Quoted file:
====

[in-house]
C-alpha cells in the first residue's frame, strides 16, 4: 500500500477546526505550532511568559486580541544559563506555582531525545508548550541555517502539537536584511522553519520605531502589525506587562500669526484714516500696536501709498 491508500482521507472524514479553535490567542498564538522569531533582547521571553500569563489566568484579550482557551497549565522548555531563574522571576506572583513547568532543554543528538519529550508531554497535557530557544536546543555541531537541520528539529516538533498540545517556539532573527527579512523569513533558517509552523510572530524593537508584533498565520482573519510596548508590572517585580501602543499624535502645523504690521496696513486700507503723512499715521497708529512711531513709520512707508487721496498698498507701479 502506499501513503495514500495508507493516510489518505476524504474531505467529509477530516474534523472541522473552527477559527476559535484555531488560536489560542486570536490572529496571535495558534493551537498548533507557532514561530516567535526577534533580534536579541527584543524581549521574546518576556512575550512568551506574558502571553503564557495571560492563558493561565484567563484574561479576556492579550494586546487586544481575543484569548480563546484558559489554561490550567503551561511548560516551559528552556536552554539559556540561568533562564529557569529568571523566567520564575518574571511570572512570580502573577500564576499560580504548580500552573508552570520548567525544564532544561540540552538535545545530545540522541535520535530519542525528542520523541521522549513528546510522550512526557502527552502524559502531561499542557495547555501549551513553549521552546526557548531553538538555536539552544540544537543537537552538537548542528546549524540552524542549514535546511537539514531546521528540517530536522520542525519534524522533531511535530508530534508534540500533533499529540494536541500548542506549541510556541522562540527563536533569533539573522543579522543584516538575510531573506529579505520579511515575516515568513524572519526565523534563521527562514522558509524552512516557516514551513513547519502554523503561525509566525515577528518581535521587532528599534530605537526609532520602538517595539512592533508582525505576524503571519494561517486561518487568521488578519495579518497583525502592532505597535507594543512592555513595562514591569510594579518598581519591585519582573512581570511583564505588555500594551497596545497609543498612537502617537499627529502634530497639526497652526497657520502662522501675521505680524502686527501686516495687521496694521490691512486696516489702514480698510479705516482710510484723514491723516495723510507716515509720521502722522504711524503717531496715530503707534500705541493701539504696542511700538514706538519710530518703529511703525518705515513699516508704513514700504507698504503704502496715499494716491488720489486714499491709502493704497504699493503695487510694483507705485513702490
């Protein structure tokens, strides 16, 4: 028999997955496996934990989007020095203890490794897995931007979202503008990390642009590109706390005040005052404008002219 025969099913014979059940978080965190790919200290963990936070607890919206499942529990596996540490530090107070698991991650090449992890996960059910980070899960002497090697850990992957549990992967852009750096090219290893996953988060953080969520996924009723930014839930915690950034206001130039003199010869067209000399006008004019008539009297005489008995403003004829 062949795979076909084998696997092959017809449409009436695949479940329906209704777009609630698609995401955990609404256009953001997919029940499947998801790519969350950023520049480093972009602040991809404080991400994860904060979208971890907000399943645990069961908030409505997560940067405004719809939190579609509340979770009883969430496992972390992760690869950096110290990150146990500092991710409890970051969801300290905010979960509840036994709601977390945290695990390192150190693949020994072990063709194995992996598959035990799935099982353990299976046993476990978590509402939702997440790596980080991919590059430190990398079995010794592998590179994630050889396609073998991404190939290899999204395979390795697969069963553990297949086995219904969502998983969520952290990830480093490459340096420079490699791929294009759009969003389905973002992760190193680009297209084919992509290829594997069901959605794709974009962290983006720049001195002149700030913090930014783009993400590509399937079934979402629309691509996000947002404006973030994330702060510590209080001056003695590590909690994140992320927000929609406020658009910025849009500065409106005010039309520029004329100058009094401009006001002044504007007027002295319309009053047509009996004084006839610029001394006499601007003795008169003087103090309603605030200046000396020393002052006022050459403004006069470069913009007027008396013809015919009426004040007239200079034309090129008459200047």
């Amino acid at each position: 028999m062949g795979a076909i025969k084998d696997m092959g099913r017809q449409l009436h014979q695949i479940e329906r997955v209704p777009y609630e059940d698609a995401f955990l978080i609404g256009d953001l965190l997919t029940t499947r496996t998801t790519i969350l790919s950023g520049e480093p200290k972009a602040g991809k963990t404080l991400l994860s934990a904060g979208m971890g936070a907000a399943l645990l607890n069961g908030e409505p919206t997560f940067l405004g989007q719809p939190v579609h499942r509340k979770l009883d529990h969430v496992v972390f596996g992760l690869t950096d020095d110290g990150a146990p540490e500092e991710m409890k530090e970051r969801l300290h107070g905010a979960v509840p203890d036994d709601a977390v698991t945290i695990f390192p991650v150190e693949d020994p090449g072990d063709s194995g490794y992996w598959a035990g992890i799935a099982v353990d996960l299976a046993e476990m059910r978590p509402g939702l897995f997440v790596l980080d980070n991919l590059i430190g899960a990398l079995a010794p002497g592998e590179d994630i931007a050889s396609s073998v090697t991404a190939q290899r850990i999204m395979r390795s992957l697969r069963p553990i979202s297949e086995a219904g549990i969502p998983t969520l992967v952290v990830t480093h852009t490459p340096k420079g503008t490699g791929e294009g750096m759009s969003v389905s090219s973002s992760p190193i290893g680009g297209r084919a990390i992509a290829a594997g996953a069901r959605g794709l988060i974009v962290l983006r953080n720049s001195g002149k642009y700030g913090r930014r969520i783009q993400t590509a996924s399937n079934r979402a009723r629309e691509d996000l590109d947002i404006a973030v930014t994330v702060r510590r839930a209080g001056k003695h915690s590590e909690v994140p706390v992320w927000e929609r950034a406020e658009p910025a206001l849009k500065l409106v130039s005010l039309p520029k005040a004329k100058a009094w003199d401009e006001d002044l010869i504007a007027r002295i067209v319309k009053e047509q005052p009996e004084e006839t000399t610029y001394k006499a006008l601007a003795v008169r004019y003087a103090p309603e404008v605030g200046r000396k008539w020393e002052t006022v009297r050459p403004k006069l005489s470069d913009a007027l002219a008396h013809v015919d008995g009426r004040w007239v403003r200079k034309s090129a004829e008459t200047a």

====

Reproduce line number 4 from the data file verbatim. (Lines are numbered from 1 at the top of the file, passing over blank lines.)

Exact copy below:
């Amino acid at each position: 028999m062949g795979a076909i025969k084998d696997m092959g099913r017809q449409l009436h014979q695949i479940e329906r997955v209704p777009y609630e059940d698609a995401f955990l978080i609404g256009d953001l965190l997919t029940t499947r496996t998801t790519i969350l790919s950023g520049e480093p200290k972009a602040g991809k963990t404080l991400l994860s934990a904060g979208m971890g936070a907000a399943l645990l607890n069961g908030e409505p919206t997560f940067l405004g989007q719809p939190v579609h499942r509340k979770l009883d529990h969430v496992v972390f596996g992760l690869t950096d020095d110290g990150a146990p540490e500092e991710m409890k530090e970051r969801l300290h107070g905010a979960v509840p203890d036994d709601a977390v698991t945290i695990f390192p991650v150190e693949d020994p090449g072990d063709s194995g490794y992996w598959a035990g992890i799935a099982v353990d996960l299976a046993e476990m059910r978590p509402g939702l897995f997440v790596l980080d980070n991919l590059i430190g899960a990398l079995a010794p002497g592998e590179d994630i931007a050889s396609s073998v090697t991404a190939q290899r850990i999204m395979r390795s992957l697969r069963p553990i979202s297949e086995a219904g549990i969502p998983t969520l992967v952290v990830t480093h852009t490459p340096k420079g503008t490699g791929e294009g750096m759009s969003v389905s090219s973002s992760p190193i290893g680009g297209r084919a990390i992509a290829a594997g996953a069901r959605g794709l988060i974009v962290l983006r953080n720049s001195g002149k642009y700030g913090r930014r969520i783009q993400t590509a996924s399937n079934r979402a009723r629309e691509d996000l590109d947002i404006a973030v930014t994330v702060r510590r839930a209080g001056k003695h915690s590590e909690v994140p706390v992320w927000e929609r950034a406020e658009p910025a206001l849009k500065l409106v130039s005010l039309p520029k005040a004329k100058a009094w003199d401009e006001d002044l010869i504007a007027r002295i067209v319309k009053e047509q005052p009996e004084e006839t000399t610029y001394k006499a006008l601007a003795v008169r004019y003087a103090p309603e404008v605030g200046r000396k008539w020393e002052t006022v009297r050459p403004k006069l005489s470069d913009a007027l002219a008396h013809v015919d008995g009426r004040w007239v403003r200079k034309s090129a004829e008459t200047a």